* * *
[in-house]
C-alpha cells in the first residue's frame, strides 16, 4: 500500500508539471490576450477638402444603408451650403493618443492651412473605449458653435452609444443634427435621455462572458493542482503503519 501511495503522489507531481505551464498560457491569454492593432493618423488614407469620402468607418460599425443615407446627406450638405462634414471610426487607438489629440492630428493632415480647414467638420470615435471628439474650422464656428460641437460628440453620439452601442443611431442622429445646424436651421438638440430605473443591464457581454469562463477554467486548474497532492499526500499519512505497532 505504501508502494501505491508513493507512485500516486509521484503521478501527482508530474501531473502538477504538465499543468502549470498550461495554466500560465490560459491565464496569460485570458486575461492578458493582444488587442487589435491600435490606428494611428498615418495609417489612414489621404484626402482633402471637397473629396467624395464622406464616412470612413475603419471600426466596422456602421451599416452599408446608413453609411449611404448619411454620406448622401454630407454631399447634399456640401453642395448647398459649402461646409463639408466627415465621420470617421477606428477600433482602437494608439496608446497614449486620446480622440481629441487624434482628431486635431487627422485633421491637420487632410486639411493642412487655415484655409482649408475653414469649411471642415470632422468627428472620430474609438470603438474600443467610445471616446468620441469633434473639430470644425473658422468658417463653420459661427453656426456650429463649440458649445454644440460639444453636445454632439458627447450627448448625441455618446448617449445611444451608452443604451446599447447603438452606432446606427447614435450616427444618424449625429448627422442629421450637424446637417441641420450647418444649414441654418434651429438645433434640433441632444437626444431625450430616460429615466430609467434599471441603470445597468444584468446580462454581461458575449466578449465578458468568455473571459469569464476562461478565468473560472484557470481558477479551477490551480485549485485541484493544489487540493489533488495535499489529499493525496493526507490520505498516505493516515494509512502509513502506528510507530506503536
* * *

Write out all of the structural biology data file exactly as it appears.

[in-house]
C-alpha cells in the first residue's frame, strides 16, 4: 500500500508539471490576450477638402444603408451650403493618443492651412473605449458653435452609444443634427435621455462572458493542482503503519 501511495503522489507531481505551464498560457491569454492593432493618423488614407469620402468607418460599425443615407446627406450638405462634414471610426487607438489629440492630428493632415480647414467638420470615435471628439474650422464656428460641437460628440453620439452601442443611431442622429445646424436651421438638440430605473443591464457581454469562463477554467486548474497532492499526500499519512505497532 505504501508502494501505491508513493507512485500516486509521484503521478501527482508530474501531473502538477504538465499543468502549470498550461495554466500560465490560459491565464496569460485570458486575461492578458493582444488587442487589435491600435490606428494611428498615418495609417489612414489621404484626402482633402471637397473629396467624395464622406464616412470612413475603419471600426466596422456602421451599416452599408446608413453609411449611404448619411454620406448622401454630407454631399447634399456640401453642395448647398459649402461646409463639408466627415465621420470617421477606428477600433482602437494608439496608446497614449486620446480622440481629441487624434482628431486635431487627422485633421491637420487632410486639411493642412487655415484655409482649408475653414469649411471642415470632422468627428472620430474609438470603438474600443467610445471616446468620441469633434473639430470644425473658422468658417463653420459661427453656426456650429463649440458649445454644440460639444453636445454632439458627447450627448448625441455618446448617449445611444451608452443604451446599447447603438452606432446606427447614435450616427444618424449625429448627422442629421450637424446637417441641420450647418444649414441654418434651429438645433434640433441632444437626444431625450430616460429615466430609467434599471441603470445597468444584468446580462454581461458575449466578449465578458468568455473571459469569464476562461478565468473560472484557470481558477479551477490551480485549485485541484493544489487540493489533488495535499489529499493525496493526507490520505498516505493516515494509512502509513502506528510507530506503536